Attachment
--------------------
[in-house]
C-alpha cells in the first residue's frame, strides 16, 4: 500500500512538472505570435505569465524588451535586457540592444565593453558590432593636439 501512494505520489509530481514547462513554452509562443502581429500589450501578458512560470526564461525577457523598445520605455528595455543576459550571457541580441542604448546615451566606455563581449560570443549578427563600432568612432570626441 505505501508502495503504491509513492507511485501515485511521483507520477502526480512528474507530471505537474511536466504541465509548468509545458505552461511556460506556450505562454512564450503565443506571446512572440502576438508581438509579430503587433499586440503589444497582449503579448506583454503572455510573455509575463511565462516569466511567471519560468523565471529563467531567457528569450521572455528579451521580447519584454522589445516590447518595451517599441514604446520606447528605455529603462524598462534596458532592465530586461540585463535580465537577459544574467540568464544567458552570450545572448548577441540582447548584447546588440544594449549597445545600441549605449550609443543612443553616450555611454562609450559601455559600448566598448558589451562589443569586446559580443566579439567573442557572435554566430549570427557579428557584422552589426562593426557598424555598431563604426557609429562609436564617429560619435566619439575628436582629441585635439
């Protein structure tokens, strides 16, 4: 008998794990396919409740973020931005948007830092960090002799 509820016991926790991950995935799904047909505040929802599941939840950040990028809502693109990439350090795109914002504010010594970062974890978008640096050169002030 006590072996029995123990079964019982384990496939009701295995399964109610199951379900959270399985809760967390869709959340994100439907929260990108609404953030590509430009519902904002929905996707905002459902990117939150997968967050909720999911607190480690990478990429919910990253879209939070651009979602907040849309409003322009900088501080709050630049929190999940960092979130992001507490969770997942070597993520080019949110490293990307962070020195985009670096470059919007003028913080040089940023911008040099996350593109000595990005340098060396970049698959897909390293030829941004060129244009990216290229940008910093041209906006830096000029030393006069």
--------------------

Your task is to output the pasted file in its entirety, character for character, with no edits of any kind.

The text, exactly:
[in-house]
C-alpha cells in the first residue's frame, strides 16, 4: 500500500512538472505570435505569465524588451535586457540592444565593453558590432593636439 501512494505520489509530481514547462513554452509562443502581429500589450501578458512560470526564461525577457523598445520605455528595455543576459550571457541580441542604448546615451566606455563581449560570443549578427563600432568612432570626441 505505501508502495503504491509513492507511485501515485511521483507520477502526480512528474507530471505537474511536466504541465509548468509545458505552461511556460506556450505562454512564450503565443506571446512572440502576438508581438509579430503587433499586440503589444497582449503579448506583454503572455510573455509575463511565462516569466511567471519560468523565471529563467531567457528569450521572455528579451521580447519584454522589445516590447518595451517599441514604446520606447528605455529603462524598462534596458532592465530586461540585463535580465537577459544574467540568464544567458552570450545572448548577441540582447548584447546588440544594449549597445545600441549605449550609443543612443553616450555611454562609450559601455559600448566598448558589451562589443569586446559580443566579439567573442557572435554566430549570427557579428557584422552589426562593426557598424555598431563604426557609429562609436564617429560619435566619439575628436582629441585635439
């Protein structure tokens, strides 16, 4: 008998794990396919409740973020931005948007830092960090002799 509820016991926790991950995935799904047909505040929802599941939840950040990028809502693109990439350090795109914002504010010594970062974890978008640096050169002030 006590072996029995123990079964019982384990496939009701295995399964109610199951379900959270399985809760967390869709959340994100439907929260990108609404953030590509430009519902904002929905996707905002459902990117939150997968967050909720999911607190480690990478990429919910990253879209939070651009979602907040849309409003322009900088501080709050630049929190999940960092979130992001507490969770997942070597993520080019949110490293990307962070020195985009670096470059919007003028913080040089940023911008040099996350593109000595990005340098060396970049698959897909390293030829941004060129244009990216290229940008910093041209906006830096000029030393006069």